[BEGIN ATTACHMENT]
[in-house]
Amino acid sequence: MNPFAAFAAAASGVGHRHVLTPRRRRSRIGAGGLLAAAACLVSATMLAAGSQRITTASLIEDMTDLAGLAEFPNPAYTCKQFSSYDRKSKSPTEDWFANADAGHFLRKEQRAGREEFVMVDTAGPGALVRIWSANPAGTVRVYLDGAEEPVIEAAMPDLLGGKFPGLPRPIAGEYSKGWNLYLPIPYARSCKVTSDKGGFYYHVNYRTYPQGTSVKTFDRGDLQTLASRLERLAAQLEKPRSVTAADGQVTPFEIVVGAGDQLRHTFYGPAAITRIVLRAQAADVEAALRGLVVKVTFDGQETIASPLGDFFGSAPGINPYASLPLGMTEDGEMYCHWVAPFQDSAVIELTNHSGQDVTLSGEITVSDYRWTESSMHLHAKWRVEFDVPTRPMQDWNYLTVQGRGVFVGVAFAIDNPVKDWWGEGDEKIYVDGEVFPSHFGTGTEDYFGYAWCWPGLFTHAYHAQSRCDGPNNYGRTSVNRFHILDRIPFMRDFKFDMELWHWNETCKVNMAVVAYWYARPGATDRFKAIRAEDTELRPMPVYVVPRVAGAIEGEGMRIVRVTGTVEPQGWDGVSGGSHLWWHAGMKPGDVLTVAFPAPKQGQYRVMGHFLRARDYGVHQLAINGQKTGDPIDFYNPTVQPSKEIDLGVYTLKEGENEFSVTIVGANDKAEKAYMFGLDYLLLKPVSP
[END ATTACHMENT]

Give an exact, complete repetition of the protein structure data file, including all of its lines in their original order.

[in-house]
Amino acid sequence: MNPFAAFAAAASGVGHRHVLTPRRRRSRIGAGGLLAAAACLVSATMLAAGSQRITTASLIEDMTDLAGLAEFPNPAYTCKQFSSYDRKSKSPTEDWFANADAGHFLRKEQRAGREEFVMVDTAGPGALVRIWSANPAGTVRVYLDGAEEPVIEAAMPDLLGGKFPGLPRPIAGEYSKGWNLYLPIPYARSCKVTSDKGGFYYHVNYRTYPQGTSVKTFDRGDLQTLASRLERLAAQLEKPRSVTAADGQVTPFEIVVGAGDQLRHTFYGPAAITRIVLRAQAADVEAALRGLVVKVTFDGQETIASPLGDFFGSAPGINPYASLPLGMTEDGEMYCHWVAPFQDSAVIELTNHSGQDVTLSGEITVSDYRWTESSMHLHAKWRVEFDVPTRPMQDWNYLTVQGRGVFVGVAFAIDNPVKDWWGEGDEKIYVDGEVFPSHFGTGTEDYFGYAWCWPGLFTHAYHAQSRCDGPNNYGRTSVNRFHILDRIPFMRDFKFDMELWHWNETCKVNMAVVAYWYARPGATDRFKAIRAEDTELRPMPVYVVPRVAGAIEGEGMRIVRVTGTVEPQGWDGVSGGSHLWWHAGMKPGDVLTVAFPAPKQGQYRVMGHFLRARDYGVHQLAINGQKTGDPIDFYNPTVQPSKEIDLGVYTLKEGENEFSVTIVGANDKAEKAYMFGLDYLLLKPVSP